The Poet (Samantha Jazz Series #1) by Lisa Renee Jones



Prologue


            1996

            Georgetown, Texas

            Tap, tap, tap, tap…

            I jerk my gaze from the pretty girl in the corner, who just joined our class today, to the front of the room where Sister Marion is beating her desk with a ruler, her sharp features pinched with anger. She’s mad almost as often as my dad.

            “Enough of this jabbering,” she reprimands. “We’re here to do our Lord justice by using our minds the way they were intended to be used. And how are our minds meant to be used, class?”

            Me and the rest of the class quickly recite, “To their fullest potential, Sister Marion.”

            “That’s right,” she approves. “And we cannot do so if we are not listening carefully, which we are not doing when we’re running our mouths at inappropriate times. We must speak with thoughtful discipline.”

            She moves behind her big wooden desk and sets the ruler down on top. Thank God. I hate that ruler.

            “Today,” she announces, “we start our poetry series.” She flips open a book and begins reading a poem. It’s boring. I hate it. I don’t even understand the words coming out of her mouth.

            My eyes are heavy, lids fluttering with the call of sleep. I fight it. I fight hard to stay awake, but somehow my chin wobbles forward and hits my chest. Oh God, no. Adrenaline surges, waking me with a sharp lift of my head. My heart races with the fear I might be caught. My eyes land on Sister Marion, who is staring at a book, not at me, as she reads another boring poem. Relief washes over me, but I’m desperate to stay alert, so I do the only thing I know will keep me awake. I sneak another peek at the pretty girl again, her red curls waving around her freckled face. I frown. I think she’s much older than the rest of us. Maybe twelve or thirteen when the rest of us are ten and eleven. I wonder why she’s here. Did she fail a couple of grades? I wonder if her dad’s mean, too, and that messed up her schoolwork like it has mine.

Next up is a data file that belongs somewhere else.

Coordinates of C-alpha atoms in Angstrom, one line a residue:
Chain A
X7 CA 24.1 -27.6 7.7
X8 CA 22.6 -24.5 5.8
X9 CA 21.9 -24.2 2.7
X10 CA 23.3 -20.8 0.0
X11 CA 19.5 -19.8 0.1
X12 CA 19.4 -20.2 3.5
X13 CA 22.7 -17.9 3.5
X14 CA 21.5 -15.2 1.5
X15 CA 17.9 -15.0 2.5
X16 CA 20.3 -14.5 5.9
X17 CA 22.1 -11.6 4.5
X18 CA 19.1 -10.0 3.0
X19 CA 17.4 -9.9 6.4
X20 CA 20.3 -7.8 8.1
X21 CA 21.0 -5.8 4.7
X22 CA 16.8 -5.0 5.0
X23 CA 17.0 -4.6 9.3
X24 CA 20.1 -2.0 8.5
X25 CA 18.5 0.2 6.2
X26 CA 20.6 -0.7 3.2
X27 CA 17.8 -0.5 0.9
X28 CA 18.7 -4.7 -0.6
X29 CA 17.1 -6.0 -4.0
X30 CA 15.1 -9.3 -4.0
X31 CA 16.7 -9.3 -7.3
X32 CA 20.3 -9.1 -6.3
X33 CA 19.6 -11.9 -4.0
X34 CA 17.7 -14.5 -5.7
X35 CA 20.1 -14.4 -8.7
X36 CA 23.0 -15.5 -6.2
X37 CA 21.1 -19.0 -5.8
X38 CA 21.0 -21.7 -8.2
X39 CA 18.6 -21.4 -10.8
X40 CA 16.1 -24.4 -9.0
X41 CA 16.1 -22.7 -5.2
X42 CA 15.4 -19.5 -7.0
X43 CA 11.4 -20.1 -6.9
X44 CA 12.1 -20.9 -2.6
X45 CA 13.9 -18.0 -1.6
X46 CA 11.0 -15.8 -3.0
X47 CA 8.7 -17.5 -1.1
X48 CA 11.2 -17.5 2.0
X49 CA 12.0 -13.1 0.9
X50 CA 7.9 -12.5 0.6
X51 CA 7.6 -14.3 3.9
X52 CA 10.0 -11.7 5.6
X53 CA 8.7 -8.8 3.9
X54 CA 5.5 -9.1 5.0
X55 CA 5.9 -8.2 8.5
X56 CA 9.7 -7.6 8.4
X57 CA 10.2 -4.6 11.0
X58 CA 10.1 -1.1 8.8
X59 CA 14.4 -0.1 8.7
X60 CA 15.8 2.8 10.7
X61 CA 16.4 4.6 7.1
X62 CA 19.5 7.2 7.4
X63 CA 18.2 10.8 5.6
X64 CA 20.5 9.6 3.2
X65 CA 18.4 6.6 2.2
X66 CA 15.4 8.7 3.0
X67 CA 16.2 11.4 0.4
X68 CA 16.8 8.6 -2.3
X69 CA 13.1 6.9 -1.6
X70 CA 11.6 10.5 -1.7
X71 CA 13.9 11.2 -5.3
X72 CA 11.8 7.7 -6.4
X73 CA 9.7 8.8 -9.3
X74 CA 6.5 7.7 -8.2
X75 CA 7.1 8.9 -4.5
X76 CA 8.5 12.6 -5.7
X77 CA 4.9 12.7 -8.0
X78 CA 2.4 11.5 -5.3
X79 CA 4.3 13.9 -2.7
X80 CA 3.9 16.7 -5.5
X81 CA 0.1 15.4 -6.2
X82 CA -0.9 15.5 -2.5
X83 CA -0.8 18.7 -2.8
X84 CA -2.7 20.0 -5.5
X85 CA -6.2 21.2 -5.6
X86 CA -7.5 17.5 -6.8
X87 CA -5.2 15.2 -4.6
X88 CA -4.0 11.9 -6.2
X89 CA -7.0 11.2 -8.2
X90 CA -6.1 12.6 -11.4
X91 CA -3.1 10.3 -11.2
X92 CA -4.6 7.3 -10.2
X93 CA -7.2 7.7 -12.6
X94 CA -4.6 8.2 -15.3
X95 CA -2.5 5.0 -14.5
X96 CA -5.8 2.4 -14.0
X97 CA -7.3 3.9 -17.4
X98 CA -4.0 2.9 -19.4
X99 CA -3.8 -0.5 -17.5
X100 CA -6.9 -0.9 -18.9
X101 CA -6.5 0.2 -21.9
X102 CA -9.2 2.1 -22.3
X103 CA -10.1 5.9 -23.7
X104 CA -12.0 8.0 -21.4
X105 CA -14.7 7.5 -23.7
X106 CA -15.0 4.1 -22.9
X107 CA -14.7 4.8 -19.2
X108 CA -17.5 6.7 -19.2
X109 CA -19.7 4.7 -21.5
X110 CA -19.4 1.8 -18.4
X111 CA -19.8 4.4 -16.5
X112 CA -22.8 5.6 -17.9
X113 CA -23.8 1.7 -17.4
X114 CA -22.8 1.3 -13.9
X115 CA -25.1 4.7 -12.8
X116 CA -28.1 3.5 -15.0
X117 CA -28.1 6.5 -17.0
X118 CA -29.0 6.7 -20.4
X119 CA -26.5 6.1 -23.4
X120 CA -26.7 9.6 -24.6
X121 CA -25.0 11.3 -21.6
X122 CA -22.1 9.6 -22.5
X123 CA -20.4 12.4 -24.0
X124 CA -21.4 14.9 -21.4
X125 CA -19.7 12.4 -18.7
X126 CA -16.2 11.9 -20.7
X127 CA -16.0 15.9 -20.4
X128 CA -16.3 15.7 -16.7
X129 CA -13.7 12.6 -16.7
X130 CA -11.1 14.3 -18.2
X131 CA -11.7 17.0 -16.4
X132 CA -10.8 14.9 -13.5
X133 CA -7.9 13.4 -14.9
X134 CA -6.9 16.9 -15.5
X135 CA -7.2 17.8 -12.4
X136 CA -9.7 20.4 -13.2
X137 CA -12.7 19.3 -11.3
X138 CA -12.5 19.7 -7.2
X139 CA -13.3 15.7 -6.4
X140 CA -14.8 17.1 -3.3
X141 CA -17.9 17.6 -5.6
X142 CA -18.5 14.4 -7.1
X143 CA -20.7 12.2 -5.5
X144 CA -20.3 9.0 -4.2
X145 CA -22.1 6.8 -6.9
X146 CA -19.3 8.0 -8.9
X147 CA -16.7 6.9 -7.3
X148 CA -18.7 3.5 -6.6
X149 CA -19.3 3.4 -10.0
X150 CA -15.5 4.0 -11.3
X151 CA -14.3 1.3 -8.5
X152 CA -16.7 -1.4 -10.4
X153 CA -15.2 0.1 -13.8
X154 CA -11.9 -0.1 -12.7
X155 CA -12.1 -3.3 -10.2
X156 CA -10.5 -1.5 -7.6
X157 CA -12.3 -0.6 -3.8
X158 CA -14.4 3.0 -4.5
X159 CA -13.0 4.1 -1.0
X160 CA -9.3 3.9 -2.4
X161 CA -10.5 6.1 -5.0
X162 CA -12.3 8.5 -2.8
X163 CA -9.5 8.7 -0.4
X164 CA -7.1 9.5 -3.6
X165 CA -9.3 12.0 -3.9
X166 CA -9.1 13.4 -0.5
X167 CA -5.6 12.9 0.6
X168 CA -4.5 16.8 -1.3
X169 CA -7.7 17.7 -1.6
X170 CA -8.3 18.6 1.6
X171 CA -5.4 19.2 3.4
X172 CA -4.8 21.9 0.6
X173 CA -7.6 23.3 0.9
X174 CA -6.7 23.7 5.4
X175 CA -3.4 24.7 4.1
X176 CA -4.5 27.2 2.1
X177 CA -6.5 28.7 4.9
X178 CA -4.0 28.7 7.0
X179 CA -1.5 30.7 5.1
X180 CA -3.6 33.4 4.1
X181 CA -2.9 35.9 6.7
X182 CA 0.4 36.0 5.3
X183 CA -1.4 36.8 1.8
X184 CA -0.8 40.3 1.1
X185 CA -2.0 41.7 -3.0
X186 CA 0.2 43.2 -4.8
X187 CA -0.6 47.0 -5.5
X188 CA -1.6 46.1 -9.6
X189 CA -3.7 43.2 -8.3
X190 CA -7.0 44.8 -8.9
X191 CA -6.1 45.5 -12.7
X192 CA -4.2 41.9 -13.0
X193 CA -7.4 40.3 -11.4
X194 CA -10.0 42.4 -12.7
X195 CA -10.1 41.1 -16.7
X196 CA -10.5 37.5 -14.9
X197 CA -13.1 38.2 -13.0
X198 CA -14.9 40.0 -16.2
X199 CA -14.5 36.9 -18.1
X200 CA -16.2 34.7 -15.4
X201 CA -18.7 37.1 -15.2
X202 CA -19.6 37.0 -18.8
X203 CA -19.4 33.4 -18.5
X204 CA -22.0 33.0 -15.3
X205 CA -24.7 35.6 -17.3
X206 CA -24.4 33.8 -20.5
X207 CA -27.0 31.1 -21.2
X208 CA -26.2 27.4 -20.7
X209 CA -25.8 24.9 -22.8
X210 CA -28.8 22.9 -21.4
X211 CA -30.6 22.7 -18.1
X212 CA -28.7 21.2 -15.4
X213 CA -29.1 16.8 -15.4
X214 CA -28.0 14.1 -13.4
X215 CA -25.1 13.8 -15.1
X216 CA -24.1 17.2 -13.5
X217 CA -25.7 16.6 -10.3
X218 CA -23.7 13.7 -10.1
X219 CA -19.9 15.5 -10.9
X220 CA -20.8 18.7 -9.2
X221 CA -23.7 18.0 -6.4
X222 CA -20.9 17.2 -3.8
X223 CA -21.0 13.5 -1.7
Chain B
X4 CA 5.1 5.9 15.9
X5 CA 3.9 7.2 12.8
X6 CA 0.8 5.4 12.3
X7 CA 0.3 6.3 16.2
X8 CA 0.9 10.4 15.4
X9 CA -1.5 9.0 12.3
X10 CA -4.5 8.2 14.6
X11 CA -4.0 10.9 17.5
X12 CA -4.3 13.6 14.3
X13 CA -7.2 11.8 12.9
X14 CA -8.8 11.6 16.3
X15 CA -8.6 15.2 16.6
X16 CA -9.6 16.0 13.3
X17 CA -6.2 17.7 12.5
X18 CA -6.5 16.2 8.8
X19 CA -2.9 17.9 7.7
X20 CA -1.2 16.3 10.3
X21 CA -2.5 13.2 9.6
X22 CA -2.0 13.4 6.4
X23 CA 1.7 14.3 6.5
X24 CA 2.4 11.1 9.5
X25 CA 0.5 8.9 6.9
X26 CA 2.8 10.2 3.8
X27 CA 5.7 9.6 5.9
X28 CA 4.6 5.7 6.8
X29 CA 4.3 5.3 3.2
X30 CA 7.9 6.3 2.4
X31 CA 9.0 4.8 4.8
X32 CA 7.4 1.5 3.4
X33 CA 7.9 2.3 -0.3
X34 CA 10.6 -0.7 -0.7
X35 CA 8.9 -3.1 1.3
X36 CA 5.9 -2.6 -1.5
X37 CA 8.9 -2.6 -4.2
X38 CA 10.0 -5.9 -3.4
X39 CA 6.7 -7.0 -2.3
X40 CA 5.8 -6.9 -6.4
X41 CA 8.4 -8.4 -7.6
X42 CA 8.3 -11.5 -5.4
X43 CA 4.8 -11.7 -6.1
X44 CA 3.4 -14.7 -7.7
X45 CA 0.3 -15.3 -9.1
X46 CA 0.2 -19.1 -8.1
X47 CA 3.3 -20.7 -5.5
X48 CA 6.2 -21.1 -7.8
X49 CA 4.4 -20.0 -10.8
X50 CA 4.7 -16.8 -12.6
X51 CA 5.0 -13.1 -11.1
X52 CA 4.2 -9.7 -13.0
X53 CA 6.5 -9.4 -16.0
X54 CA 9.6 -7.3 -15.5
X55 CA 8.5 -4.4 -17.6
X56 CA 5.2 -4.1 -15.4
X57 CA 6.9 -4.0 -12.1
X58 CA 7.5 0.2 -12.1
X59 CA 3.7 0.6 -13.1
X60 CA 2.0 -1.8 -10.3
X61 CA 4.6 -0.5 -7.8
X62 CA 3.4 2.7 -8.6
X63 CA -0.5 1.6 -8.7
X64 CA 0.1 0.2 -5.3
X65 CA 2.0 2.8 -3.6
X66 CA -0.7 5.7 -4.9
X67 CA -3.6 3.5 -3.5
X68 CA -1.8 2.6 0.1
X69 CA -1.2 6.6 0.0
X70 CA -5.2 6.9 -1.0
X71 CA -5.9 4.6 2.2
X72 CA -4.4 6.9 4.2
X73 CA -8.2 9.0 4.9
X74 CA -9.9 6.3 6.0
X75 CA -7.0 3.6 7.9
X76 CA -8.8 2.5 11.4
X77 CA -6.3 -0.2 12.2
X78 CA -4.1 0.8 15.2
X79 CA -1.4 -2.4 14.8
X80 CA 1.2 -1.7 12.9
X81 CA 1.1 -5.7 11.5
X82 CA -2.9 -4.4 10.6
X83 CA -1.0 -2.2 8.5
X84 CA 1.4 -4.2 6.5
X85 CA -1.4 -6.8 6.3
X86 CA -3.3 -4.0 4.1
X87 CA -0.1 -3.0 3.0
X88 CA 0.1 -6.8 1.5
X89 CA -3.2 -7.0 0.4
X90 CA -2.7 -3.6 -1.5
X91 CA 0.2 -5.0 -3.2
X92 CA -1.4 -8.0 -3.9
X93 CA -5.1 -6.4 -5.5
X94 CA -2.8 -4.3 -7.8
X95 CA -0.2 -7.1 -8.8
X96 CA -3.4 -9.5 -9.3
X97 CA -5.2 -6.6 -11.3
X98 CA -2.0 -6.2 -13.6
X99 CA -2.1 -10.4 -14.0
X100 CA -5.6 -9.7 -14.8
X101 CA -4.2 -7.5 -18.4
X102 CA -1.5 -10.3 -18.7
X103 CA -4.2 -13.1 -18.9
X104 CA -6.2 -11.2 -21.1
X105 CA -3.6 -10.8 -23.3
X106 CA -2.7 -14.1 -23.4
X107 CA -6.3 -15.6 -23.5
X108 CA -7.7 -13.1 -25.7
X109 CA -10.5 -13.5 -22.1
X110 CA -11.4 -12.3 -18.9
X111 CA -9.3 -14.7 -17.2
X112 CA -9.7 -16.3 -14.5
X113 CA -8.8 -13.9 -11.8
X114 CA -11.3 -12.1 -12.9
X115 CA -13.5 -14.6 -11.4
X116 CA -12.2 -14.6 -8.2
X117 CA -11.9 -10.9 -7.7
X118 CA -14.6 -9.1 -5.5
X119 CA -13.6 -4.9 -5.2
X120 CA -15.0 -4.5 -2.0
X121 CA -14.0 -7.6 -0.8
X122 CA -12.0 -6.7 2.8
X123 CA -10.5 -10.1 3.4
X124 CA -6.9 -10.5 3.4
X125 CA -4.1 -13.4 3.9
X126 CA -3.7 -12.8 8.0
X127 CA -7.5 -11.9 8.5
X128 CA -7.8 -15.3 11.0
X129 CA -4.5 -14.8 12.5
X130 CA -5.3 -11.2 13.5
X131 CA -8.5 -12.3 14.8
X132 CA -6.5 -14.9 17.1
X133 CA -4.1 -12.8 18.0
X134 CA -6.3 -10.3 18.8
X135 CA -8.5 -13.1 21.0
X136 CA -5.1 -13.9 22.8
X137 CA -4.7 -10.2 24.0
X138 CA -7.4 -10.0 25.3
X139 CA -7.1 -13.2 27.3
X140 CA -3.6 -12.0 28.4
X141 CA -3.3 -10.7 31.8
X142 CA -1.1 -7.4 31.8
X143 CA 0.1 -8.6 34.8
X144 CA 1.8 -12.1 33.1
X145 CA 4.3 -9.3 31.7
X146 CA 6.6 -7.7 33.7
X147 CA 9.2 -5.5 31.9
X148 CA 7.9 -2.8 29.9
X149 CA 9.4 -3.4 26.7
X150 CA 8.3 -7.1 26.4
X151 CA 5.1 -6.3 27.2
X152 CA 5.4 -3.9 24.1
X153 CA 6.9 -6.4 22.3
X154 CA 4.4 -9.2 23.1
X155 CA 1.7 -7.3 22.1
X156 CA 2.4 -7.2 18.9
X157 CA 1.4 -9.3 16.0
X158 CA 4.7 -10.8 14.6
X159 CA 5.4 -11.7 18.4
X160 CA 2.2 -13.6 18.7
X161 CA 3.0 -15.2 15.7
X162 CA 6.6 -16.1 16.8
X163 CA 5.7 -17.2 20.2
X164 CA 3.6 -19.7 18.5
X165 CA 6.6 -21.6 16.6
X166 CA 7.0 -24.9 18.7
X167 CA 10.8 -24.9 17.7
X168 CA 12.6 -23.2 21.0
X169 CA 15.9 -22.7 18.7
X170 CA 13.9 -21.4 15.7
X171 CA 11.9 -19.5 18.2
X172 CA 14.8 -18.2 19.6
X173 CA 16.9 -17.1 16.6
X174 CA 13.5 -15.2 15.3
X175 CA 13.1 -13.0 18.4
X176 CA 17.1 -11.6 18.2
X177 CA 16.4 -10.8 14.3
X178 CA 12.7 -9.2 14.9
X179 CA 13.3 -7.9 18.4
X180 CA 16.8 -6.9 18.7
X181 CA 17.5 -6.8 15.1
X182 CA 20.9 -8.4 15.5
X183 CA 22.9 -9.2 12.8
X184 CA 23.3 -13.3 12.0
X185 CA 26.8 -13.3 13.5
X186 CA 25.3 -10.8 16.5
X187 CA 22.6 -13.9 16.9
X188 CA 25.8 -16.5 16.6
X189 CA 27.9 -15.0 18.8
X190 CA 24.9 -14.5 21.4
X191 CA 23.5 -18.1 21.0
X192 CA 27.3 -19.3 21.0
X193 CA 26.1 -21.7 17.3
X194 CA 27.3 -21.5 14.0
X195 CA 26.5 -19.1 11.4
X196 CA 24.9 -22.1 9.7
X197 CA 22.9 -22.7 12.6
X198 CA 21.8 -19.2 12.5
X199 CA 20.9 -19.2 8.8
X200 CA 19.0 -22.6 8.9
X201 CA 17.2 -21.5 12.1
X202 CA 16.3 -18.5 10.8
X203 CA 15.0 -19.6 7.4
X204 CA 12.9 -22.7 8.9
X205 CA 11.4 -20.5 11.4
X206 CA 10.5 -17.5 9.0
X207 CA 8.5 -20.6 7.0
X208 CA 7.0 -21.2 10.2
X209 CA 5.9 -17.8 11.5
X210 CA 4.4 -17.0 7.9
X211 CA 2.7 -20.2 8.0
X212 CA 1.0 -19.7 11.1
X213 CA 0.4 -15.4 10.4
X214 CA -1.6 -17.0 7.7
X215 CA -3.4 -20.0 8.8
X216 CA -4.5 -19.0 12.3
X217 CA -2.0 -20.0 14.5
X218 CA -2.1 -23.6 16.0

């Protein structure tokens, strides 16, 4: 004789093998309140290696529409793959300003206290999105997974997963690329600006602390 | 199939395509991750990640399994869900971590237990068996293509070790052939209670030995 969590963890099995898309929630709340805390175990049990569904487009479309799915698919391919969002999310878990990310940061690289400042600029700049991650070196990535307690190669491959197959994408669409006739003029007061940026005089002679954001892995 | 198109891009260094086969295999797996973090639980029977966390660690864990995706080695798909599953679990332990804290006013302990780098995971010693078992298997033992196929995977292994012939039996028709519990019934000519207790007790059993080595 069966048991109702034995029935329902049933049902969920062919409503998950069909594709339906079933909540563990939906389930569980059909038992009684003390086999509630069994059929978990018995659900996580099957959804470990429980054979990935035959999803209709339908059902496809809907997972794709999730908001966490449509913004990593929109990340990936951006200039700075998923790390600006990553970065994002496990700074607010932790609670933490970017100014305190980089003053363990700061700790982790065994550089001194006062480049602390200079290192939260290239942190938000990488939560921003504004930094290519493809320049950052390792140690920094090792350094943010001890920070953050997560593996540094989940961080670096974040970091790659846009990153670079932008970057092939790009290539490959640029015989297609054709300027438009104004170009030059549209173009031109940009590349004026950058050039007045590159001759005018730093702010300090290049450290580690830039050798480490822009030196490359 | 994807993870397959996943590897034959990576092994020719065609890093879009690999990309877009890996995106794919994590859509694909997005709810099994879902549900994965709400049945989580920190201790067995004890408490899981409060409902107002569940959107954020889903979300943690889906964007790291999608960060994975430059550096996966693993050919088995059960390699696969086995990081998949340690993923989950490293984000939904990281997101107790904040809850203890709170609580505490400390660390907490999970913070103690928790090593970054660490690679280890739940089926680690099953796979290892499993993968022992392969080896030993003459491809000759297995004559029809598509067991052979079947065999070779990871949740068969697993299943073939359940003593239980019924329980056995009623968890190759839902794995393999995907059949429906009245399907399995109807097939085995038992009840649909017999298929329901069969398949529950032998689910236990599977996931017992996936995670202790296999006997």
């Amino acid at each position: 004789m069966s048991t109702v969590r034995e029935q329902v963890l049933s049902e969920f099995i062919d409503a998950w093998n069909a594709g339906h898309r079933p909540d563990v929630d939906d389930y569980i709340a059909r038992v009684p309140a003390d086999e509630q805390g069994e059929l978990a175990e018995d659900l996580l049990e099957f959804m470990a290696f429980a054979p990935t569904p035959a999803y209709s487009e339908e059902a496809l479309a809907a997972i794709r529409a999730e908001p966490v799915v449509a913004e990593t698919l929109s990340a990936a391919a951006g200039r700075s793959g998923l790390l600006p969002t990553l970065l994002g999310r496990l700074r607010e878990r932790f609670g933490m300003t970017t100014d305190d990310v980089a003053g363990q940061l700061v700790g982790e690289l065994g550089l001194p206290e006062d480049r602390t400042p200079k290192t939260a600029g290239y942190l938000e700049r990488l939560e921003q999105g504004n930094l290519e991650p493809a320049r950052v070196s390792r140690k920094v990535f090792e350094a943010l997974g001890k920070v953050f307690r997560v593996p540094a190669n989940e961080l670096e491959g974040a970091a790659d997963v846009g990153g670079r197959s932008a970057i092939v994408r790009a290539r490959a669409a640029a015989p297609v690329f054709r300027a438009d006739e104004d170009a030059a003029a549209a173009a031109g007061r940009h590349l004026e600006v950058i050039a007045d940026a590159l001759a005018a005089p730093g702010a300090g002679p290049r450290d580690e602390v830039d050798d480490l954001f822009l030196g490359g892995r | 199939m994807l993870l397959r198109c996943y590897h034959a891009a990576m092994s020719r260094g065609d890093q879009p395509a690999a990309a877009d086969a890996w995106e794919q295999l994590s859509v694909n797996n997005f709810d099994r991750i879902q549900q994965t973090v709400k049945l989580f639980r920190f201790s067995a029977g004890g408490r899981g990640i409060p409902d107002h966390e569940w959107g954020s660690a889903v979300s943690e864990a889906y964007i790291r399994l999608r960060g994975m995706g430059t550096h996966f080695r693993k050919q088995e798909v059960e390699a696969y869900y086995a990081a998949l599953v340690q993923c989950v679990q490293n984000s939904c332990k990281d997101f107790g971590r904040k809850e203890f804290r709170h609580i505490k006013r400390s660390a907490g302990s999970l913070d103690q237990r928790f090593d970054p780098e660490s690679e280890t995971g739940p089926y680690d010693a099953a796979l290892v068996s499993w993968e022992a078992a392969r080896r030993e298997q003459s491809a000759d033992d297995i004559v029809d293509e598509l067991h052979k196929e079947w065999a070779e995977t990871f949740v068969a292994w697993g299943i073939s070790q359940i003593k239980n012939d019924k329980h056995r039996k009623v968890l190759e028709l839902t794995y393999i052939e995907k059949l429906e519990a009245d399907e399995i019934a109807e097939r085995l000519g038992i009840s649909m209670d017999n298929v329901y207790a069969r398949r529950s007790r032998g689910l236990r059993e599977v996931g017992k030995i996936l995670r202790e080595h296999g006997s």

“Henry Oliver!”

            My name is followed by the slamming of a ruler on my desk.

            I jump, and my heart punches at my chest, the way it does when my dad yells real loud. Gasping, I look up to find the sister standing above me. “Sister Marion.”

            “Good to know you’ve at least learned my name this year, Henry,” she replies.

            The entire room erupts in laughter, and tears of embarrassment pinch my eyes, but I can’t cry. My father says that crying is for babies. And babies get beat up.

            “Enough!” Sister Marion snaps at the room. The students zip their lips, and all the sound in the room is sucked away, but everyone is looking at me, including Sister Marion. “We are not here to watch pretty little girls, Henry,” she reprimands. “Yes, I saw you staring at the new girl.”

            Oh God, oh God. Please no. Please no. Don’t do this to me. I fight the urge to stand up and run away.

            “We are not here for that,” Sister Marion adds. “We are here to honor God with our minds. Do you understand, young man?”

            “Yes, Sister Marion,” I agree quickly.

            “Then make our Father proud,” she says. “You will be the first to read a poem today.”

            I quake inside. Oh no. “You’re going to talk to my father, Sister Marion?”

            “Our Father, the Lord Jesus. You will talk to him now. Get up and follow me.” She turns on her heel and marches to the front of the room, waiting for me from behind her desk.